Between 1970 and 2010, grey seal numbers in Eastern Canada grew tenfold, expanding from 30,000 to 300,000. Recently, the seal herd seems to have leveled out at "carrying capacity". Two thirds of Canada's grey seals live on the Eastern Scotian Shelf and congregate near Sable Island.

2. How many fish are there?

Cod on the Eastern Scotian Shelf long supported a large commercial fishery before declining dramatically ("collapsing"), leading to a fishery closure in 1993. No sign of cod "rebuilding" was seen until very recently, after seal numbers in the area rebounded. See the series of graphs at right.

3. How could cod rebuild their numbers while interacting with peak seal numbers?

Seals have never been shown to "harm" fish populations, including fish they eat directly. A growing body of scientific information supports instead that seals actually benefit fish populations. Compelling relevant observations have recently been published in PLoS ONE by Joe Roman and James J. McCarthy, (1) who conclude that "marine mammals provide an important ecosystem service by sustaining productivity in regions where they occur in high densities", and who warn that "An unintended effect of bounty programs and culls could be...decreased overall productivity."

4. Will Canada cull the grey seal herd?

The fishing industry's urgent demand for a massive cull of Atlantic Canadian grey seals to "mitigate" their "impact on fish" has led to DFO's closed review of the (presumed only to be negative) "impact of seal predation on fish populations" to generate "science advice" to support culling over 200,000 grey seals to "aid cod recovery". The Canadian Broadcasting Corporation covered this story in May, 2010, (3) ten months after DFO found (but did not publicize in the media) a dramatic increase in groundfish (2) in the area where the seals are living. DFO's "science advice" to support the "science based" cull is expected before Christmas, just in time for this winter's grey seal pupping season on Sable Island.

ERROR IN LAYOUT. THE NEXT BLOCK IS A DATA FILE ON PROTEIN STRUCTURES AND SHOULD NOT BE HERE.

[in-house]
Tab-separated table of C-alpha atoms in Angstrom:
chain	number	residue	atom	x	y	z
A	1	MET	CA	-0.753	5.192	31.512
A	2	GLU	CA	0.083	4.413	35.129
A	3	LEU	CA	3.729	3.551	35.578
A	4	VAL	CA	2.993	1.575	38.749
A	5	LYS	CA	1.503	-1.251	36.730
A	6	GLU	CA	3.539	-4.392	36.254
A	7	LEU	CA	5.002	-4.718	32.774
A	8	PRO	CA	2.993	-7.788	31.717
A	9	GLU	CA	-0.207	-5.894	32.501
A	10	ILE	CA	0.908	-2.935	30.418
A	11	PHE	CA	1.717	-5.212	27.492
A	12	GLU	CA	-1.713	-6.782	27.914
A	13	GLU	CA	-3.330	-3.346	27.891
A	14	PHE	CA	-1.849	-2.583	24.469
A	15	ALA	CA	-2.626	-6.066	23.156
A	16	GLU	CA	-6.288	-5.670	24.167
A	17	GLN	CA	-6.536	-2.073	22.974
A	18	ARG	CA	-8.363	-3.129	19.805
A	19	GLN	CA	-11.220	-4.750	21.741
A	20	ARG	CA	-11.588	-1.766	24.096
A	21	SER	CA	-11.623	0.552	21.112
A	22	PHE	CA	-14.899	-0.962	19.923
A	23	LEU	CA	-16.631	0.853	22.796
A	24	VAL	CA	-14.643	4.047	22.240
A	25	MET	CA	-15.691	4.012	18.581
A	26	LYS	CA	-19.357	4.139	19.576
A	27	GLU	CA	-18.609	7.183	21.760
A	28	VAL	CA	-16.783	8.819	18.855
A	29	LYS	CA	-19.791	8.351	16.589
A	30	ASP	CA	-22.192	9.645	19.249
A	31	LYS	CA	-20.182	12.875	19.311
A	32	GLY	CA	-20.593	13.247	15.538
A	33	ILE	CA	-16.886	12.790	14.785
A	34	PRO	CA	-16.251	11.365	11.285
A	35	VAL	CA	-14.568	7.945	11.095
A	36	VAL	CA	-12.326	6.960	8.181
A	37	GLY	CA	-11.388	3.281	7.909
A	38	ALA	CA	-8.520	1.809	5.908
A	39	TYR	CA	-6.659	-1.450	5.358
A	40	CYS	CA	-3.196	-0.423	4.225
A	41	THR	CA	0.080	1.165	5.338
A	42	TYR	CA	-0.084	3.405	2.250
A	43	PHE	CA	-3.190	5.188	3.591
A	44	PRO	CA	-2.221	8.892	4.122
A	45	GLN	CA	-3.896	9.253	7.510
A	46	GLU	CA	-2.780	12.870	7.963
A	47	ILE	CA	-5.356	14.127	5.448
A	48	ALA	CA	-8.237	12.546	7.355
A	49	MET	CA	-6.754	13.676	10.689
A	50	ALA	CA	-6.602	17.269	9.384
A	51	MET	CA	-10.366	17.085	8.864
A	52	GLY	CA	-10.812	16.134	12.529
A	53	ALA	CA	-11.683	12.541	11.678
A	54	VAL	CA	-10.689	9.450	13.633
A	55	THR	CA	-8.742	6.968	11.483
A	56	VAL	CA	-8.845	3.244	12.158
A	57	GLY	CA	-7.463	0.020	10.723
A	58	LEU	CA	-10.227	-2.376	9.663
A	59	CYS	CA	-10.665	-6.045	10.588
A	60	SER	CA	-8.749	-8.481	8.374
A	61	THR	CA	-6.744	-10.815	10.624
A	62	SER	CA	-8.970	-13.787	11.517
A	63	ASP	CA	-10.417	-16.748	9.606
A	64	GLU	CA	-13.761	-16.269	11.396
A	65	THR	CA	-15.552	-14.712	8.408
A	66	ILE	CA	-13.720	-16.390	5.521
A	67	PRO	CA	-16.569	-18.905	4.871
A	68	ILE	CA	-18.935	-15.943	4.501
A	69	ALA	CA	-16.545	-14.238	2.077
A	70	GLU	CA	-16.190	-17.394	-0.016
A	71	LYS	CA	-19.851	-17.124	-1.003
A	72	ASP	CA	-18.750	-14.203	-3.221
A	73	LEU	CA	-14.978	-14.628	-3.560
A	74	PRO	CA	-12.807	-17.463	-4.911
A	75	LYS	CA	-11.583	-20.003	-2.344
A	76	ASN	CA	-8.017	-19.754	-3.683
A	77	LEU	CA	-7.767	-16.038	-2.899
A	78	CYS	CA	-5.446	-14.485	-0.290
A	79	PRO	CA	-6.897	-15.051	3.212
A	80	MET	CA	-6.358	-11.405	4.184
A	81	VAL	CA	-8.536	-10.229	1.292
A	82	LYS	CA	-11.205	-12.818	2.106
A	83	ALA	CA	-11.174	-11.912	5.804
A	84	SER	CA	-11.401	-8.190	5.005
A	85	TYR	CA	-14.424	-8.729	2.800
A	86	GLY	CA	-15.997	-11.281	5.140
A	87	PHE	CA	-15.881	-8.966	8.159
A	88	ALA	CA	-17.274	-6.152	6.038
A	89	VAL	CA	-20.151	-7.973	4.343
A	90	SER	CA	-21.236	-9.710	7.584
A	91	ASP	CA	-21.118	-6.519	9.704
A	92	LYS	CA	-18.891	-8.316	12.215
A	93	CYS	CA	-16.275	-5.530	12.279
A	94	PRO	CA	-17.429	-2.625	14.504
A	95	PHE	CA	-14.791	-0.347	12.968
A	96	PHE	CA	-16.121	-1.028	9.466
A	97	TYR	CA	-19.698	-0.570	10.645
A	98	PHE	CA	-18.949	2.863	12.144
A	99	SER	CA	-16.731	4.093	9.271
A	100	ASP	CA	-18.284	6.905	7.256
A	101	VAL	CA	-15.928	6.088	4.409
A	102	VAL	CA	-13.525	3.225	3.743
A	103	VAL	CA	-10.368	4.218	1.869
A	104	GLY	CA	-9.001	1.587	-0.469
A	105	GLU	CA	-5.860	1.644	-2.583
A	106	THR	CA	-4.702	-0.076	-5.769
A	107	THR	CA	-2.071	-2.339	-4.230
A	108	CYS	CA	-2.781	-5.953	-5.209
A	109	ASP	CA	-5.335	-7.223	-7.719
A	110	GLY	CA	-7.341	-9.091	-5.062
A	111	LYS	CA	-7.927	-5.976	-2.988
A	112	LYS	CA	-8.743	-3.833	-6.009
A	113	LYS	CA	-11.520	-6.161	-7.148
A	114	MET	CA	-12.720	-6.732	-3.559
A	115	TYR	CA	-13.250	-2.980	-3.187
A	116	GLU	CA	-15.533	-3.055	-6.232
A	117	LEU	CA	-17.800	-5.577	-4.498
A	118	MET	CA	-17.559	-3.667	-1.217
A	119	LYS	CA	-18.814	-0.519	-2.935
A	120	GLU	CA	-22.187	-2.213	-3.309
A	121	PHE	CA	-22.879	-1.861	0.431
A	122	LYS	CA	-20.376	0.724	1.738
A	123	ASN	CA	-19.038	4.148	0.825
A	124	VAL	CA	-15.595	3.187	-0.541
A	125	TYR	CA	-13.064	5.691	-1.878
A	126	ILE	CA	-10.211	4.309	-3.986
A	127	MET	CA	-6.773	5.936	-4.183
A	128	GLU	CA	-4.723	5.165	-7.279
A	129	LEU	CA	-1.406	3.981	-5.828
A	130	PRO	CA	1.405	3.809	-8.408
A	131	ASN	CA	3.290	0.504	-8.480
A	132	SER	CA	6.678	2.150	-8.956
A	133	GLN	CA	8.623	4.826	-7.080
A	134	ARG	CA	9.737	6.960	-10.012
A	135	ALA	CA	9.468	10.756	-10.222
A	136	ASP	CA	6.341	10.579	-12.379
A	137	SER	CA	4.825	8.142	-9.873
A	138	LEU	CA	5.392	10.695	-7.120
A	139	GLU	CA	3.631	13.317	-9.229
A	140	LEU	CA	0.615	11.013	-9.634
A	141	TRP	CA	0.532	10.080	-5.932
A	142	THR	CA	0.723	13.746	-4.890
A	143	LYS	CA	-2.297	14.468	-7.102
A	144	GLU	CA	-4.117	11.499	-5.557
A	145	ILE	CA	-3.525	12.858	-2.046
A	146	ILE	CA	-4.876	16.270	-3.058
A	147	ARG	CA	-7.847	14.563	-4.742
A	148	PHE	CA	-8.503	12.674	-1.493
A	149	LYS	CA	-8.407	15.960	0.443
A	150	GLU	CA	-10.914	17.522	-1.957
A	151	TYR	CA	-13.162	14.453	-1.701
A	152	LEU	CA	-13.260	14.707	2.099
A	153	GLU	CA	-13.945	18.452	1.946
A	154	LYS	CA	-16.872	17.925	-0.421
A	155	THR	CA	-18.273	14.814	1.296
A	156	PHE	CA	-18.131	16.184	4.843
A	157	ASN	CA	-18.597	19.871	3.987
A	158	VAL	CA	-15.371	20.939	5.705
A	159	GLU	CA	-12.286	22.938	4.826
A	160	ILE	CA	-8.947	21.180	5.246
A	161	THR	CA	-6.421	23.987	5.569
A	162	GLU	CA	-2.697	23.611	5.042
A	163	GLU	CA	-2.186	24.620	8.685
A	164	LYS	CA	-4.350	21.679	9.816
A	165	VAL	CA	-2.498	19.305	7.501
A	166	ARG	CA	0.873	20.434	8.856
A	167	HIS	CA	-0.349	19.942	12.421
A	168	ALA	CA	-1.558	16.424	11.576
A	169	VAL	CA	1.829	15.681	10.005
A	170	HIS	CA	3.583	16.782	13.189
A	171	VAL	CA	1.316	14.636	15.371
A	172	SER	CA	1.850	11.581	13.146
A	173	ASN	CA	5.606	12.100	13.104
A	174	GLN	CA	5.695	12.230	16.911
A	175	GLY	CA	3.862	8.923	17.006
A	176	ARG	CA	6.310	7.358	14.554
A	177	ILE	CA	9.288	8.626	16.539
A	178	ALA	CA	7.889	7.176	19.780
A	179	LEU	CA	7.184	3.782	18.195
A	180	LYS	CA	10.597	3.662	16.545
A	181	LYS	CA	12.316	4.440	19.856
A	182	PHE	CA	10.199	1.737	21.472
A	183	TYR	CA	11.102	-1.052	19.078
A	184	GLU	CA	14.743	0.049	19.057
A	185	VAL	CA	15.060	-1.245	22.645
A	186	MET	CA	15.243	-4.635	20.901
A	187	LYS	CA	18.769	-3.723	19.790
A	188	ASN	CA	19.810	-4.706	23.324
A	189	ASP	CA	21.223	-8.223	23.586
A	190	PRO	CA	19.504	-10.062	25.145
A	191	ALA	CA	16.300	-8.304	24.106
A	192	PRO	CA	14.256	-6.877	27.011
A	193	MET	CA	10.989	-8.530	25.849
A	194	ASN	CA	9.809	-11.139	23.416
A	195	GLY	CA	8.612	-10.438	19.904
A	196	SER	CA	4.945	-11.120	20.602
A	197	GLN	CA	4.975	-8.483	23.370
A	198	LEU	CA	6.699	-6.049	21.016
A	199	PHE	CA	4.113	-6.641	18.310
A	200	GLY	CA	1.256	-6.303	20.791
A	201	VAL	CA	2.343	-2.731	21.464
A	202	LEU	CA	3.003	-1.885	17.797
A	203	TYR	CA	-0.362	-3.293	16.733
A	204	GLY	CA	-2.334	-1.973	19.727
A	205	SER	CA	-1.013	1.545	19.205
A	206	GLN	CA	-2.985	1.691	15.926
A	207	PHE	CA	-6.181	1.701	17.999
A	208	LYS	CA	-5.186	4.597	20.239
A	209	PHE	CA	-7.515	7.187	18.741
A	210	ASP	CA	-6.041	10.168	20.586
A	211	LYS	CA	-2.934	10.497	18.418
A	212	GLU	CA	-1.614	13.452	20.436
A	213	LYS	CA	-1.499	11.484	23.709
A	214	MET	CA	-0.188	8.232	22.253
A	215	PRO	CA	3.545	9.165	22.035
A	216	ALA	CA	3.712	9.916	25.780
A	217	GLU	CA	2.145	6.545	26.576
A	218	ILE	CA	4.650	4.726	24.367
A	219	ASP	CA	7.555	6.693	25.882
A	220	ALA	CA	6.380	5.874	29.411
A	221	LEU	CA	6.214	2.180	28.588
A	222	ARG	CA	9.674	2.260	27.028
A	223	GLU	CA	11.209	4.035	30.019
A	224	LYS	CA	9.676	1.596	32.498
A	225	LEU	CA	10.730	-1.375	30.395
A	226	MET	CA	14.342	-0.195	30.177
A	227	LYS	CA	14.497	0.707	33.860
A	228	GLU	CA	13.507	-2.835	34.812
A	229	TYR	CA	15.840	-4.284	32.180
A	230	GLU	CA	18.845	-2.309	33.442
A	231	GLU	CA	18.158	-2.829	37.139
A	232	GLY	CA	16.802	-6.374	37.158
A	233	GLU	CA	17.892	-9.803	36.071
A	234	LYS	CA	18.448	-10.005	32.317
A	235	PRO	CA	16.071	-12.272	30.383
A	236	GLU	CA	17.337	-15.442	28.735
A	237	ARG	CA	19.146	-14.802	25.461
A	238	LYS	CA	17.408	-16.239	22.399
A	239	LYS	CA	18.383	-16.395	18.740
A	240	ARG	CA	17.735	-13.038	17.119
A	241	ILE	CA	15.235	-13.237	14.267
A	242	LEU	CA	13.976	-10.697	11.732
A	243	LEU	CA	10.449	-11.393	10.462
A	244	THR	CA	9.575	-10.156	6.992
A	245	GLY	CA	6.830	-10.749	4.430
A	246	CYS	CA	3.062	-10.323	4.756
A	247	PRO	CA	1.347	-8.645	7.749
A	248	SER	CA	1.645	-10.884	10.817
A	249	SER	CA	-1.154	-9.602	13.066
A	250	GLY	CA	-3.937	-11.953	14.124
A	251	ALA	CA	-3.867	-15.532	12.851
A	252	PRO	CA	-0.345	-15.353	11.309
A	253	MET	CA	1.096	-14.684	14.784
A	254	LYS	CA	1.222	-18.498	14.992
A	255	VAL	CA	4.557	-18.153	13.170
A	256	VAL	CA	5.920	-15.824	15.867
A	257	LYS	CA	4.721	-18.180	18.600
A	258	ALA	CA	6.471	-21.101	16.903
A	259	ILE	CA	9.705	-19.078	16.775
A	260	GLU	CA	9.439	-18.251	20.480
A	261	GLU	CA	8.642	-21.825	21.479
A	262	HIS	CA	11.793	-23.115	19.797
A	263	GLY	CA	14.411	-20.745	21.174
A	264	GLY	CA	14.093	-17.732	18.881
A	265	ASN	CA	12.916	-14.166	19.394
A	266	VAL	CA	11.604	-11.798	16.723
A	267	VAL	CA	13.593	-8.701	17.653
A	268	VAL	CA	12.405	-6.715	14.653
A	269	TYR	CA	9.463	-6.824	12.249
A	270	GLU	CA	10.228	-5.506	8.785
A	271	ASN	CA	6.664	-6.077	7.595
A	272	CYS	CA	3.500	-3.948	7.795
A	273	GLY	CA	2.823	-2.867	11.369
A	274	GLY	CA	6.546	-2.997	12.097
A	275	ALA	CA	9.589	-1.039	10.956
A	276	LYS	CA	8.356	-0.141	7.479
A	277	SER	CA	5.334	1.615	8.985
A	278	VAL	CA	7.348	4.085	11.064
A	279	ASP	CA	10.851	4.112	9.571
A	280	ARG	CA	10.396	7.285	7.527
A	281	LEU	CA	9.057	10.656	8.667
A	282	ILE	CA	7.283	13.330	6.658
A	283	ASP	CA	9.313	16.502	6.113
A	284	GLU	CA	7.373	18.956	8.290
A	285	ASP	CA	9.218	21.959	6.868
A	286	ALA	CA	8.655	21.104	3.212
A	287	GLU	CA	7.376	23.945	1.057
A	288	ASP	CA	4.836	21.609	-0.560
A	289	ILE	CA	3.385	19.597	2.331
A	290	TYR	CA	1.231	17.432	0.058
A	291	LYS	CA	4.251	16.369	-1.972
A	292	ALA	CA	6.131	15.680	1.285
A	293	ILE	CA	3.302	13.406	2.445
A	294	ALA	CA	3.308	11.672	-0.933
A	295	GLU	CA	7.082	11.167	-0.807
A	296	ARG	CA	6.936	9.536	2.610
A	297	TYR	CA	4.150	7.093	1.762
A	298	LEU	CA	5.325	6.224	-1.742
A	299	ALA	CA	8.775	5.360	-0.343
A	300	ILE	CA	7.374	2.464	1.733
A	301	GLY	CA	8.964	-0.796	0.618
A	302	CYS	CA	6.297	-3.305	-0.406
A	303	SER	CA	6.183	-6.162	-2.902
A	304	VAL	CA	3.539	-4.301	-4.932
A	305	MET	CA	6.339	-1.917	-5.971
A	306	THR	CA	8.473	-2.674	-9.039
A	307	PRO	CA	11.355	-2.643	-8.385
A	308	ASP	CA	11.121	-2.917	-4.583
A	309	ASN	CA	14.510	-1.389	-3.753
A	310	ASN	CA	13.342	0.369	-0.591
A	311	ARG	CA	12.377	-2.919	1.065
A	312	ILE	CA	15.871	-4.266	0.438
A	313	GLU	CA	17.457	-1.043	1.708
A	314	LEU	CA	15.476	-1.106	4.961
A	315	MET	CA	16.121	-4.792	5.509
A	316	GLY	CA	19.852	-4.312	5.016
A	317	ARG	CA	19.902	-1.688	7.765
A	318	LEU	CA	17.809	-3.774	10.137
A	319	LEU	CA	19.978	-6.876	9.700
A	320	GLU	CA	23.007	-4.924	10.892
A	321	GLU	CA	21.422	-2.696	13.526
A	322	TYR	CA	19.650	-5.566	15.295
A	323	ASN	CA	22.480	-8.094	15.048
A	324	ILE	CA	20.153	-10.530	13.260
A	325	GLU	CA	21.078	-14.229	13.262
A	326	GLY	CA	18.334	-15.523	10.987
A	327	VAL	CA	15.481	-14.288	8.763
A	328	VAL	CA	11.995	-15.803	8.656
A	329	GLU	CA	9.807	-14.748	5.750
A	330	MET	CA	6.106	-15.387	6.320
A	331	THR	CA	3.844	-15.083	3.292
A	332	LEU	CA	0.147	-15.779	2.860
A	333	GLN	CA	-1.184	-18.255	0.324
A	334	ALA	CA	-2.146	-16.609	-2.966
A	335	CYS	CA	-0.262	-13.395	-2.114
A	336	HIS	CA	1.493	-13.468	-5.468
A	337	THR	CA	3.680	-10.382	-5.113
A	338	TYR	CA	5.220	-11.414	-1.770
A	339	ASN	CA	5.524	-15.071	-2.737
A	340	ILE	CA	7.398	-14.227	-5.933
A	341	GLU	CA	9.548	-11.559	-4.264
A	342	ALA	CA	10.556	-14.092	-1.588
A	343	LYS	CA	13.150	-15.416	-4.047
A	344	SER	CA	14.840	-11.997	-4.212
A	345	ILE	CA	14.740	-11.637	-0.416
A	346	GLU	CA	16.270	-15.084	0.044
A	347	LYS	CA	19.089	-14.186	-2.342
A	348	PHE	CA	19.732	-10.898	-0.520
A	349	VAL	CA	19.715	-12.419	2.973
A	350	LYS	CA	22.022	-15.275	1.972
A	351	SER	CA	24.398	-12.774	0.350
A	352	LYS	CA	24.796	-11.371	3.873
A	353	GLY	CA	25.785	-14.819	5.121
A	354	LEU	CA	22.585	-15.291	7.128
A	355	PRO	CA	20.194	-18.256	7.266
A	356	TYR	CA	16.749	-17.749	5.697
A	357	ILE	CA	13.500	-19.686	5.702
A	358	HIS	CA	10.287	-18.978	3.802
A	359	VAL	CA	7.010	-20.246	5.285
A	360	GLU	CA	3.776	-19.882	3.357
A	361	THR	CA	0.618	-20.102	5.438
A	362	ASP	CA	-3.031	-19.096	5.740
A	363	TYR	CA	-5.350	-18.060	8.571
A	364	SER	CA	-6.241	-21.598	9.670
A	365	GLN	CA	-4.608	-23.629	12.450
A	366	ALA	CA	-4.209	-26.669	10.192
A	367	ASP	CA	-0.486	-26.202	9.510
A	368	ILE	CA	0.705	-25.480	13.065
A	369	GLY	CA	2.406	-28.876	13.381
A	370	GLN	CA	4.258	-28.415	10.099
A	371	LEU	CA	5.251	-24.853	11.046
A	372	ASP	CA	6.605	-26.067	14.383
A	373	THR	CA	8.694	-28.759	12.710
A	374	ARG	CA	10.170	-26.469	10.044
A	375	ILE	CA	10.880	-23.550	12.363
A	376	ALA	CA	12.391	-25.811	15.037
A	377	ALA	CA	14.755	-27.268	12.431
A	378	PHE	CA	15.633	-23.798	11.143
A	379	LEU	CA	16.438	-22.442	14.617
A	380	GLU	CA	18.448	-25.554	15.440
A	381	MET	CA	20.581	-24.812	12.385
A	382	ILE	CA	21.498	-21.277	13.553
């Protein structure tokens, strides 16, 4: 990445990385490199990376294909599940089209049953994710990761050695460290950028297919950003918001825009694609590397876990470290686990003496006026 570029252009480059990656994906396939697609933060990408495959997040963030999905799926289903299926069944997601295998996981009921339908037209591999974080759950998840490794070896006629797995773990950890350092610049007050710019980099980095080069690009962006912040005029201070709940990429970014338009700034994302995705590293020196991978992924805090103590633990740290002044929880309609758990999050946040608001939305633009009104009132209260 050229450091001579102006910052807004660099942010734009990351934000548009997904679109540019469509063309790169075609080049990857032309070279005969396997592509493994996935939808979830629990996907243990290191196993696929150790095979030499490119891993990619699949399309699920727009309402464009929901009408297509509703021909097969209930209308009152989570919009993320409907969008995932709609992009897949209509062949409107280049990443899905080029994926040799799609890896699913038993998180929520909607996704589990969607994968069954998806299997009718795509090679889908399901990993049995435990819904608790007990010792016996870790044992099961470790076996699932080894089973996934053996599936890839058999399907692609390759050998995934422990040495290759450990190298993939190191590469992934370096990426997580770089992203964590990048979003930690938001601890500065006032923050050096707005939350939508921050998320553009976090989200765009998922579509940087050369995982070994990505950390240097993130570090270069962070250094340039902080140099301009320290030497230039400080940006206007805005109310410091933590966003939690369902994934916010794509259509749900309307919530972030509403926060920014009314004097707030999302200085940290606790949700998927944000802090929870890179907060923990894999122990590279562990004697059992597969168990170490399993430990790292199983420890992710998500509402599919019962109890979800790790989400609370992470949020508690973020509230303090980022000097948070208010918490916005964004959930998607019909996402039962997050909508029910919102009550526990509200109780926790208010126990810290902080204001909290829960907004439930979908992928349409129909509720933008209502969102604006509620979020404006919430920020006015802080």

5. Who can prevent a misguided seal cull?

The Honourable Gail Shea
House of Commons

Minister of Fisheries and Oceans
Parliament Buildings, Wellington Street
Ottawa, Ontario
Canada K1A 0A6

email Gail Shea: Min@dfo-mpo.gc.ca

(Or email Debbie MacKenzie at Codmother@bellaliant.net )


1. Roman J, McCarthy JJ (2010) The Whale Pump: Marine Mammals Enhance Primary Productivity in a Coastal Basin. PloS ONE 5(10): e13255. doi:10.1371/journal.pone.0013255 http://www.plosone.org/article/info%3Adoi%2F10.1371%2Fjournal.pone.0013255

2. Clark, D., J. Emberley, C. Clark, and B. Peppard. 2010. Update of the 2009 Summer Scotian Shelf and Bay of Fundy Research Vessel Survey. DFO Can. Sci. Advis. Sec. Res. Doc. 2010/008. vi + 72 p.

3. "Sable Island seal cull studied by DFO" online story: http://www.cbc.ca/canada/nova-scotia/story/2010/05/27/ns-grey-seals-sable-island.html

And CBC television aired "Seal Cull Considered":


plus "Department of Fisheries and Oceans looks at two ways to reduce the population of grey seals":